Lt. Gov. Wyman to Congress: Borinqueneers Deserve Gold Medal


From left, Sgt. First Class Carmelo Figueroa, Private First Class (Marines) Miguel Torruella, state Rep. Edwin Varga, D-Hartford, Staff Sgt. Dolores Nieves (ret) and Lt. Gov. Nancy Wyman.

By Wayne Jebian
The push by Latino veterans to have the U.S. Congress award a gold medal to the Borinqueneers, the 65th Infantry Regiment of the United States Army, has received a major boost from the state Capitol when Lieutenant Governor Nancy Wyman throwing her support behind the effort.

“I think this is way overdue,” she told CTLatinoNews.
The lieutenant governor recently met with three Latino veterans and one of their staunchest civilian backers, state Rep. Edwin Vargas, from Hartford’s south end.

Wyman reverently cited the Borinqueneers’ statistics.

“This regiment has 10 distinguished service crosses, 256 silver stars, 606 bronze stars, and about 2700 purple hearts for their service in Korea alone,” she said. The regiment was founded as a Puerto Rican unit in 1901 and also fought in World War I and World War II. More recently, parts of the unit have been stationed in Somalia as part of the War on Terror.
“These are the people that made our country safe,” Wyman said.
“I had an uncle who was killed in Korea. This has affected the families and loved ones of the soldiers, so this recognition is not only symbolic,” said Vargas. He and Wyman both believe the Congressional Gold Medal would raise the Borinqueneers’ profile decisively, giving them their proper place in the history books.
“They have not really been recognized for the things they have done. When I was told about it, I thought, ‘We’ve got to do something’,” Wyman said.
“The gold medal itself is put on display in the Smithsonian Institution for people to observe, and the history of the 65th Infantry would be kept there as well, to stay on display,” explained Sgt. First Class Carmelo Figueroa, of Hartford, who has been rallying political leaders to the Borinqueneers’ cause.
“We started this effort back 2012, and we managed to recruit our senators (Murphy and Blumenthal). They were the first ones to co-sponsor the bill in the U.S. Senate,” Figueroa continued. In the U.S. House of Representatives, the bill got introduced on April 25th by the Representative fromPuerto Rico, Pedro Perluisi, along with the Rep. from Florida, Bill Posey.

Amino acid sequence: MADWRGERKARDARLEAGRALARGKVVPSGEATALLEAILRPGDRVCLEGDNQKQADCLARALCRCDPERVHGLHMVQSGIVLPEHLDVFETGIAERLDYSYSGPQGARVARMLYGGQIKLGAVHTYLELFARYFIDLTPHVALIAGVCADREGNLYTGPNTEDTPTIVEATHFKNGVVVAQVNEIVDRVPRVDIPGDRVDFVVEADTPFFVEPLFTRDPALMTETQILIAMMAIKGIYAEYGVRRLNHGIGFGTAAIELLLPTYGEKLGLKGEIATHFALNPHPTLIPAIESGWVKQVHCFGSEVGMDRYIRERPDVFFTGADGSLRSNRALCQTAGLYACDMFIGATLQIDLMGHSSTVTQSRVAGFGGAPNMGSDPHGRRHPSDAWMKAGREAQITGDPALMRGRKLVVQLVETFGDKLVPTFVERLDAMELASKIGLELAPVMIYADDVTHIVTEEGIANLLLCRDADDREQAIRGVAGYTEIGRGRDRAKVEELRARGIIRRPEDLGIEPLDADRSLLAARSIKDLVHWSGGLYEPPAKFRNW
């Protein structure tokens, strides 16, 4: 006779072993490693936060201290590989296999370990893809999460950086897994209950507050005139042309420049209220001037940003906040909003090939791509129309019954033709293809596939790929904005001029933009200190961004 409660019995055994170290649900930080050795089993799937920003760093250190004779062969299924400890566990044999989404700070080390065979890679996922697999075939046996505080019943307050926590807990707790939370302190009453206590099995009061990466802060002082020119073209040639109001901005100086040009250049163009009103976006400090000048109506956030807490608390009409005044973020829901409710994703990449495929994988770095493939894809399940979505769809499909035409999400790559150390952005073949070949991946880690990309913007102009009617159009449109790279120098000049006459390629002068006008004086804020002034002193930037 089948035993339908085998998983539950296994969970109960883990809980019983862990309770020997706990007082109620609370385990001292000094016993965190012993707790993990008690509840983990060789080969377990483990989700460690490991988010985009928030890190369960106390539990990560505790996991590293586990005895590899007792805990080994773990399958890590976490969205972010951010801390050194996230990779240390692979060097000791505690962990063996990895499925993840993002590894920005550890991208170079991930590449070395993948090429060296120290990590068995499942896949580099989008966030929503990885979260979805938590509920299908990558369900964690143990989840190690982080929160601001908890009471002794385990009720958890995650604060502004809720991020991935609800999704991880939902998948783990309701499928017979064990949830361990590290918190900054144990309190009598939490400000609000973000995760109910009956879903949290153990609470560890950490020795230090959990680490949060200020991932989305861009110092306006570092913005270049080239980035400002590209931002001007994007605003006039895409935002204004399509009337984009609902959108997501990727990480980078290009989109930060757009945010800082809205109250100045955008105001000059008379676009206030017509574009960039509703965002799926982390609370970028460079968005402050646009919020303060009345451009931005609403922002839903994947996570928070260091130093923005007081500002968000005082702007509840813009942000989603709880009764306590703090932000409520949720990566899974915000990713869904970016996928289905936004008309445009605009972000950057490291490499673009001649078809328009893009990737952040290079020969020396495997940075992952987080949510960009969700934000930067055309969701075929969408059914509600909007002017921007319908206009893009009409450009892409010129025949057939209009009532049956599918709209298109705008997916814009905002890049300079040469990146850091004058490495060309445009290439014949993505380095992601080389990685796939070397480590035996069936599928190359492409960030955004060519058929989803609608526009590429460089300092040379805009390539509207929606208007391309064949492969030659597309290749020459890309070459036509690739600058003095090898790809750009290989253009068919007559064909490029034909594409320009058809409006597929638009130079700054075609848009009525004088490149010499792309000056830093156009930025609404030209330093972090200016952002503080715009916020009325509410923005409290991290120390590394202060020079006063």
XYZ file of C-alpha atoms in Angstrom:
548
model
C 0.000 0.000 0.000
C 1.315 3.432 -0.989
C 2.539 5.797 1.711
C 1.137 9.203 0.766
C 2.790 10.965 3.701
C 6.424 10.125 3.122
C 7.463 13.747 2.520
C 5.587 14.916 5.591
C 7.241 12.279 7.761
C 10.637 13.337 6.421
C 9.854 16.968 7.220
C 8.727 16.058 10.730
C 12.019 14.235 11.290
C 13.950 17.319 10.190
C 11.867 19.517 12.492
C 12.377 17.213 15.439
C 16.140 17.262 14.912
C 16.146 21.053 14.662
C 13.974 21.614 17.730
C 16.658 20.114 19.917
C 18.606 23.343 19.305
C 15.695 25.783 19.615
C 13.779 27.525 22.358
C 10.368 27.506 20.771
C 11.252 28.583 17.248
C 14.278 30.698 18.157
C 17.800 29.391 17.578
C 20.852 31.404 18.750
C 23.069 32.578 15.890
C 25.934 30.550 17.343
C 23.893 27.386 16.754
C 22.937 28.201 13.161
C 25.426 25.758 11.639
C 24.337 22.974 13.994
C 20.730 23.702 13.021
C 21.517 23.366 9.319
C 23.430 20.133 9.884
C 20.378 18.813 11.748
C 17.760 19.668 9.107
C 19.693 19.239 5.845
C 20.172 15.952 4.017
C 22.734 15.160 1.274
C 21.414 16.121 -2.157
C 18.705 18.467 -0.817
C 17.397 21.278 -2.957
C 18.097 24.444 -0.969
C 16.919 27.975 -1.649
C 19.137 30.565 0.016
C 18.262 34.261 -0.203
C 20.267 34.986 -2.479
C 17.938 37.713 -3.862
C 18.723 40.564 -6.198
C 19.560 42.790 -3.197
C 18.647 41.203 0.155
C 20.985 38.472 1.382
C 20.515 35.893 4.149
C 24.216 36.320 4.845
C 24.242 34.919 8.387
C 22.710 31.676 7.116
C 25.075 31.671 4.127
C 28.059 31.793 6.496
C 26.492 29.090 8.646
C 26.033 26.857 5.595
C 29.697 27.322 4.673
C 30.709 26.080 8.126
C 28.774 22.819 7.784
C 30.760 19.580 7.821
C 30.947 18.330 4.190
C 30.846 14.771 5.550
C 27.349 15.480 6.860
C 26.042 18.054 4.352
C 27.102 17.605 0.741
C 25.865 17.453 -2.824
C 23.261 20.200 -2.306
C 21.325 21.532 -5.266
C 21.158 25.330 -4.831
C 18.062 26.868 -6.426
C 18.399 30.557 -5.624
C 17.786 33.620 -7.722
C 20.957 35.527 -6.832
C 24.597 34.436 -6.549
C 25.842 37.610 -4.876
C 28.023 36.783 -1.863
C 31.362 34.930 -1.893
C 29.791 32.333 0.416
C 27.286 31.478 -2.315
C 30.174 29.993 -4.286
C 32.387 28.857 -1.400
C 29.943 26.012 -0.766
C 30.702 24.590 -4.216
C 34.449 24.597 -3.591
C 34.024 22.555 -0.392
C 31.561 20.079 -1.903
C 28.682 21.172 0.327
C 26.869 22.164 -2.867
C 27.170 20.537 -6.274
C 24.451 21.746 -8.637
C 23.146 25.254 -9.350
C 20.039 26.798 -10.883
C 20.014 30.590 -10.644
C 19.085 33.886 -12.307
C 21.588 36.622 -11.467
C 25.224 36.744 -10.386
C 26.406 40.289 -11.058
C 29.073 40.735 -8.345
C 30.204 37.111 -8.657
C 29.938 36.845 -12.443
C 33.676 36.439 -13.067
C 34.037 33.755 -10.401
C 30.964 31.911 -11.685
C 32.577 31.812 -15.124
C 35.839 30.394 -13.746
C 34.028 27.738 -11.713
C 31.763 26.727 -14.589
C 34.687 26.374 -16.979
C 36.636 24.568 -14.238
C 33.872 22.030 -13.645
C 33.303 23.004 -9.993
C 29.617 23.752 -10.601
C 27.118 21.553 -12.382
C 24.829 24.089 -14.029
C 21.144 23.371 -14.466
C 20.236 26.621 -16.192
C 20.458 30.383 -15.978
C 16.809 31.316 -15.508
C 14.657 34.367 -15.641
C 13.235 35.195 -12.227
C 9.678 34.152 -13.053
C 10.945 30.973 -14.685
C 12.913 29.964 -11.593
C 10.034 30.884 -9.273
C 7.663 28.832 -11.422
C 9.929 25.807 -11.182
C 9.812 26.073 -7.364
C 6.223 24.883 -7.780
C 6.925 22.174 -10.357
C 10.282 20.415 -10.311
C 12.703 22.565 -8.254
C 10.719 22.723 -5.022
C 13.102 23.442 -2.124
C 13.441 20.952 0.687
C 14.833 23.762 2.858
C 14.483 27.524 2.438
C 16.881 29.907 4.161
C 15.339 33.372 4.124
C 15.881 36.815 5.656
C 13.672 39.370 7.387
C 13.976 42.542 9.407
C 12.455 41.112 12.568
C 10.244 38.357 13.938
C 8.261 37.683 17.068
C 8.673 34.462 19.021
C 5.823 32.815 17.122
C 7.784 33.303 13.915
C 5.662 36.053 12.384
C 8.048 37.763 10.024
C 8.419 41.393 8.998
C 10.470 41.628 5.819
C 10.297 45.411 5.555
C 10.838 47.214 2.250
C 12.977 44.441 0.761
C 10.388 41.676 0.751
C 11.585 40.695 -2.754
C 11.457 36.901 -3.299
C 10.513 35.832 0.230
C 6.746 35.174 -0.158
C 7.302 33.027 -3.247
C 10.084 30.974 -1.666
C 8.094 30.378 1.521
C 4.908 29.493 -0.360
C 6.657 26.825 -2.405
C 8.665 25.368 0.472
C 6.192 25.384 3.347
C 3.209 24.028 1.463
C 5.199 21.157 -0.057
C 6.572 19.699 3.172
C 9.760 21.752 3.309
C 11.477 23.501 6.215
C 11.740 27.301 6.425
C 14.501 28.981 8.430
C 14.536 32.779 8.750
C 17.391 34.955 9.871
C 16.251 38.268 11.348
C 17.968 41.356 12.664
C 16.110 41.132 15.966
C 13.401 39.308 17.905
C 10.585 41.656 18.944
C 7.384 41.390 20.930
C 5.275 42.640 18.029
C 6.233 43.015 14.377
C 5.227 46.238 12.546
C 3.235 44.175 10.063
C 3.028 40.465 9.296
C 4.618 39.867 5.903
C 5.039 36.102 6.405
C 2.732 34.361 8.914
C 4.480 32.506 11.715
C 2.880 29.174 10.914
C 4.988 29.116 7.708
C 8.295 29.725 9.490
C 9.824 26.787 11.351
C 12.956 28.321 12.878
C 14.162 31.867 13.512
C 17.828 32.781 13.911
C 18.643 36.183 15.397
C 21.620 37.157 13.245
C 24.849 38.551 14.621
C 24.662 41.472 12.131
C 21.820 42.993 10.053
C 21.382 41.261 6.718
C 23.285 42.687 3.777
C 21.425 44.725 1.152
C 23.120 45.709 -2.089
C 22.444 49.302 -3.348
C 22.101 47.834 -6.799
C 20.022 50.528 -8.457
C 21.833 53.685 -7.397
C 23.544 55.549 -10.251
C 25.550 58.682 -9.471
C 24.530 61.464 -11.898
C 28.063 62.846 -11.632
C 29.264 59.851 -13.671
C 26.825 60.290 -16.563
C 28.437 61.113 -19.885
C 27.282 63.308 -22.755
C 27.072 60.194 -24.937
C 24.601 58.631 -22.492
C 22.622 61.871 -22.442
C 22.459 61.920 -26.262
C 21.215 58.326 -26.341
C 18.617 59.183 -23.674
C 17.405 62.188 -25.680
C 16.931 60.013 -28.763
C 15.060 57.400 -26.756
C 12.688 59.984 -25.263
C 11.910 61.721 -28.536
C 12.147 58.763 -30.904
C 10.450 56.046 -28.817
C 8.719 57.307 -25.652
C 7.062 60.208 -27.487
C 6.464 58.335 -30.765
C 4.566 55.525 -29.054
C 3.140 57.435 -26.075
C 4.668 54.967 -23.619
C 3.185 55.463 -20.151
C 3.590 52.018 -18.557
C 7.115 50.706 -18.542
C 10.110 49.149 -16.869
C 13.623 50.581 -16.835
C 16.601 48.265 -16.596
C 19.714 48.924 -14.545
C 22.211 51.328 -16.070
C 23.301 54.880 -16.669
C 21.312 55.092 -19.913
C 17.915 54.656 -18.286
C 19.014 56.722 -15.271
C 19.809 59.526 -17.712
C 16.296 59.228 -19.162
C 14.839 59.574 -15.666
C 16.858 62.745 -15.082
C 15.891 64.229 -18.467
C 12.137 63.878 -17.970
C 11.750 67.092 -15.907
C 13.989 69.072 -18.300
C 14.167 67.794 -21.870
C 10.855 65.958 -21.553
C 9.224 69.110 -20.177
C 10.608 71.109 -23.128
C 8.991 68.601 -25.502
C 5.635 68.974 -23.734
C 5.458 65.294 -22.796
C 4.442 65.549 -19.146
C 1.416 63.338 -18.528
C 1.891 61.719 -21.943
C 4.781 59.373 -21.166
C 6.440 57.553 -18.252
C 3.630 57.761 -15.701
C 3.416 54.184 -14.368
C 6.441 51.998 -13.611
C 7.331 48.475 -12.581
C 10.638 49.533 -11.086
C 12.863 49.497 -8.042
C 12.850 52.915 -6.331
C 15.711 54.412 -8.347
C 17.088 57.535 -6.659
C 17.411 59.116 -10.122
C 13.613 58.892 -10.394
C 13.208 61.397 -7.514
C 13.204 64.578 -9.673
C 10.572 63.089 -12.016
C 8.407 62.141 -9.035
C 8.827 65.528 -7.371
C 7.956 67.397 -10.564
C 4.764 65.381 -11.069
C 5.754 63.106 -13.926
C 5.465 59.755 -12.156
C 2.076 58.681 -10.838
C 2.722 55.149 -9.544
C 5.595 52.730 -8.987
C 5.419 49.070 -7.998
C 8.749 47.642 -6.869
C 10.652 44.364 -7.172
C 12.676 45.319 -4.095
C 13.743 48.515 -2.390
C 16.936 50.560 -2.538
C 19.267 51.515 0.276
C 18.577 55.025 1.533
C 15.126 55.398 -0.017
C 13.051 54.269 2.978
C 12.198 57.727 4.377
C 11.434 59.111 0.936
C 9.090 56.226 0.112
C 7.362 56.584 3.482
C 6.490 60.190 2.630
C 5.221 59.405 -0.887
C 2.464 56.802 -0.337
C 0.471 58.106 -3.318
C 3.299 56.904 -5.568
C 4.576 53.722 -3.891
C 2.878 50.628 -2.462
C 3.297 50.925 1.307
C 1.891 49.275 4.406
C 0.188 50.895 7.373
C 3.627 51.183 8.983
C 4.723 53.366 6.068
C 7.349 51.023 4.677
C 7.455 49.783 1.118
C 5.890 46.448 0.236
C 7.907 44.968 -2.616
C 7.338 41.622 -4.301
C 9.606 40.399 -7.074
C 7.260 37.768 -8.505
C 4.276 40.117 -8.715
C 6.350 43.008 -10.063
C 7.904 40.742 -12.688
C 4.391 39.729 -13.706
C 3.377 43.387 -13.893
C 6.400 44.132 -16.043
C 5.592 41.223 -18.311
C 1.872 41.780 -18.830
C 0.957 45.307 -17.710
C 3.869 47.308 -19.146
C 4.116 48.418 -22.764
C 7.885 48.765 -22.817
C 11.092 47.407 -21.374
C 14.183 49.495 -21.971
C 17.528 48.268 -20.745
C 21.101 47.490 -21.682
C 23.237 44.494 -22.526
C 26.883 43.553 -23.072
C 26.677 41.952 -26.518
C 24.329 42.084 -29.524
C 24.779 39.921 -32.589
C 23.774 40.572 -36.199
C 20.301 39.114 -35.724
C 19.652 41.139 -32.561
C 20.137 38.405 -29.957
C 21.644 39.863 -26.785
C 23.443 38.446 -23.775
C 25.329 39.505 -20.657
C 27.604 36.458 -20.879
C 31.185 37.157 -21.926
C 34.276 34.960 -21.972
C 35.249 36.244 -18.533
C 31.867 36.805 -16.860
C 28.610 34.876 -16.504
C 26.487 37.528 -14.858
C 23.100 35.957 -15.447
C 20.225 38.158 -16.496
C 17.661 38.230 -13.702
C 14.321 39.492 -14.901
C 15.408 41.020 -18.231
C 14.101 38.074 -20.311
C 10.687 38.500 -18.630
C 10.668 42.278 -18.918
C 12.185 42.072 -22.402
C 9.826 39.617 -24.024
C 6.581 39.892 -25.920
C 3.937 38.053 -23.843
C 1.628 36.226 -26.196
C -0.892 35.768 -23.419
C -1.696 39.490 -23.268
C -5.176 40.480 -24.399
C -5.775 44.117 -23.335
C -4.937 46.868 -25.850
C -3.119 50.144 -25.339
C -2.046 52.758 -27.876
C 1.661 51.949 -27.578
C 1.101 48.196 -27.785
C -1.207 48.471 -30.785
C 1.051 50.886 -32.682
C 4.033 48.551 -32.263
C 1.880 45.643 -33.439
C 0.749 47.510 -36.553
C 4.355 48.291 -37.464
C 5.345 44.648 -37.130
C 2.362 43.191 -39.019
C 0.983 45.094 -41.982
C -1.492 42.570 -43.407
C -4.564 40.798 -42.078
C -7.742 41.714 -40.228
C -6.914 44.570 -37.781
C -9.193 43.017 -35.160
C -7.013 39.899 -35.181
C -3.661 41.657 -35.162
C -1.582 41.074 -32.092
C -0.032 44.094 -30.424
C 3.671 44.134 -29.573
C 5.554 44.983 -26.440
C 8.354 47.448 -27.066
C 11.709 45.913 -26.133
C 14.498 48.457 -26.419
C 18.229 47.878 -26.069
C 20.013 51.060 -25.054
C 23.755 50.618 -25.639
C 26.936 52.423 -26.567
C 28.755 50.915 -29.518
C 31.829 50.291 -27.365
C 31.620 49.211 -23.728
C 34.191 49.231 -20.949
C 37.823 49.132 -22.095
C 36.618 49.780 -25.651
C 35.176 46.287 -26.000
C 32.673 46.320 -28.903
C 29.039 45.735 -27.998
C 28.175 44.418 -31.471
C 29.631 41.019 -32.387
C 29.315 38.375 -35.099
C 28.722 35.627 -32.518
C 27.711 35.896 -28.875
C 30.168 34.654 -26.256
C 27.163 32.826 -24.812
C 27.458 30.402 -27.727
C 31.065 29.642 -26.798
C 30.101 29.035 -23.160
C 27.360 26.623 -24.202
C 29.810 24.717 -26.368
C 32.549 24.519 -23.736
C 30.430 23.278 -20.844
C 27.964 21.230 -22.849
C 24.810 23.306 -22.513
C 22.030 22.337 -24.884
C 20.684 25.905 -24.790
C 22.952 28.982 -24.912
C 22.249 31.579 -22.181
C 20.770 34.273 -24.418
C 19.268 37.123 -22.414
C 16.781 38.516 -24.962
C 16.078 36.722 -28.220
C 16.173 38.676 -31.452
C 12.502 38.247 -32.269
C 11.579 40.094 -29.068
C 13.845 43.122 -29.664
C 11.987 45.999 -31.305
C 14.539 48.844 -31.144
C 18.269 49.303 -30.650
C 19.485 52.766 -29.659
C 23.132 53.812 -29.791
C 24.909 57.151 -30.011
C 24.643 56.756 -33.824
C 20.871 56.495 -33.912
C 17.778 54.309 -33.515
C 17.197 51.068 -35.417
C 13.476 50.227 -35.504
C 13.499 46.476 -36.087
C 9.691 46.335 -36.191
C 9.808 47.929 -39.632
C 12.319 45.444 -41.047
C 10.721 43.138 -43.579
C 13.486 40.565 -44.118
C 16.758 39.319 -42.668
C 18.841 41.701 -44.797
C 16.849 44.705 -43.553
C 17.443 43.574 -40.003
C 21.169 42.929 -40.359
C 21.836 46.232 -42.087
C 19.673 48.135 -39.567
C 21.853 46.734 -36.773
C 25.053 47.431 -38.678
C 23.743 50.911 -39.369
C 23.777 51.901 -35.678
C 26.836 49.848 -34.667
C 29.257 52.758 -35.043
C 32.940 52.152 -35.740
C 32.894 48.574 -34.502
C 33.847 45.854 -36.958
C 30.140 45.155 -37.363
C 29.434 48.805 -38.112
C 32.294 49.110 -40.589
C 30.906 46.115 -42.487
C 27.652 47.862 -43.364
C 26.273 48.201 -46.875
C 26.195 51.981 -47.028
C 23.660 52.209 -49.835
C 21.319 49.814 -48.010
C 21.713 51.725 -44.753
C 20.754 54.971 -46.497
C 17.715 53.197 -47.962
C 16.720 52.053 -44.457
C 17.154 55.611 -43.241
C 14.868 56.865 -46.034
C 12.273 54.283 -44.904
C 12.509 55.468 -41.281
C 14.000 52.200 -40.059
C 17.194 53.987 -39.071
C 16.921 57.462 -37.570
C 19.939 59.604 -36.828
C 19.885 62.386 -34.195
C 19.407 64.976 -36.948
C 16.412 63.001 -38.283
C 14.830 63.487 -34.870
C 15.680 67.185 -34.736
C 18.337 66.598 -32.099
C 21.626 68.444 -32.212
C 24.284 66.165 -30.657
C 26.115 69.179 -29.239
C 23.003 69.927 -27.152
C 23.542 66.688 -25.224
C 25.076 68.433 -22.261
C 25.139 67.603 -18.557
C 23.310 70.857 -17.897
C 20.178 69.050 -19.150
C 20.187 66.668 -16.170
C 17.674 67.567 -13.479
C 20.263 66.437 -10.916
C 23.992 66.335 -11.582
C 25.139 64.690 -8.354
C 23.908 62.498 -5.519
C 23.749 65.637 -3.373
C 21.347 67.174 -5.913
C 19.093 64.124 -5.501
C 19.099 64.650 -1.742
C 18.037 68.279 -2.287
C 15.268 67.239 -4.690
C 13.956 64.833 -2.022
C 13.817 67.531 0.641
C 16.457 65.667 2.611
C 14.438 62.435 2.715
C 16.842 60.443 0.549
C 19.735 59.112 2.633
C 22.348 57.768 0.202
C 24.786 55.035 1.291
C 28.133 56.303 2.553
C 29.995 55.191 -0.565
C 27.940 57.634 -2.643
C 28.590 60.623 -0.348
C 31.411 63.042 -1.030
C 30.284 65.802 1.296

Figueroa described how Wyman was brought on board this past summer:
“Nancy Wyman came on the show ‘La Puertorriqueñisima,’ which is on 1120 AM, the radio station. Felix Viera often does shows about veterans. As you know, the lieutenant governor is very pro-veteran, and we appreciate that a lot. So one of our veterans, Joe Picard, took her to task and said, ‘would you sign a proclamation on  behalf of this effort.’ And Nancy Wyman, live on the radio said, ‘Yes. I would. I will support this.’”
Wyman intends to go back on Felix Viera’s show on  2  and read a formal proclamation of support, urging Congress to act without delay. “It’s time for Washington to understand what is needed. We know our Latino community is growing now, but most people don’t know about the contributions of the Latino community that have been going on for decades. It’s always been a quiet kind of situation, and it’s time now to say, ‘Thank you.’ We’re finally learning to welcome home our veterans.”
Next to Wyman quietly sat retired Staff Sgt. Dolores Nieves, an original Borinqueneer from the Korean War. He told CTLatinoNews that in the 60 years since that war ended, he always retained his faith that he and his comrades would receive full recognition.
Siting next to Nieves was Marine Private First Class Miguel Torruella, whose uncle was in the 65th Engineering Division. He said, “I think it’s about time for the people who served to receive that medal. It was no game. And they broke ground; if it weren’t for them, I might not be here today. Right now they’re 70, 80 years old, and they’re not going to be around too long. I think this is way overdue.”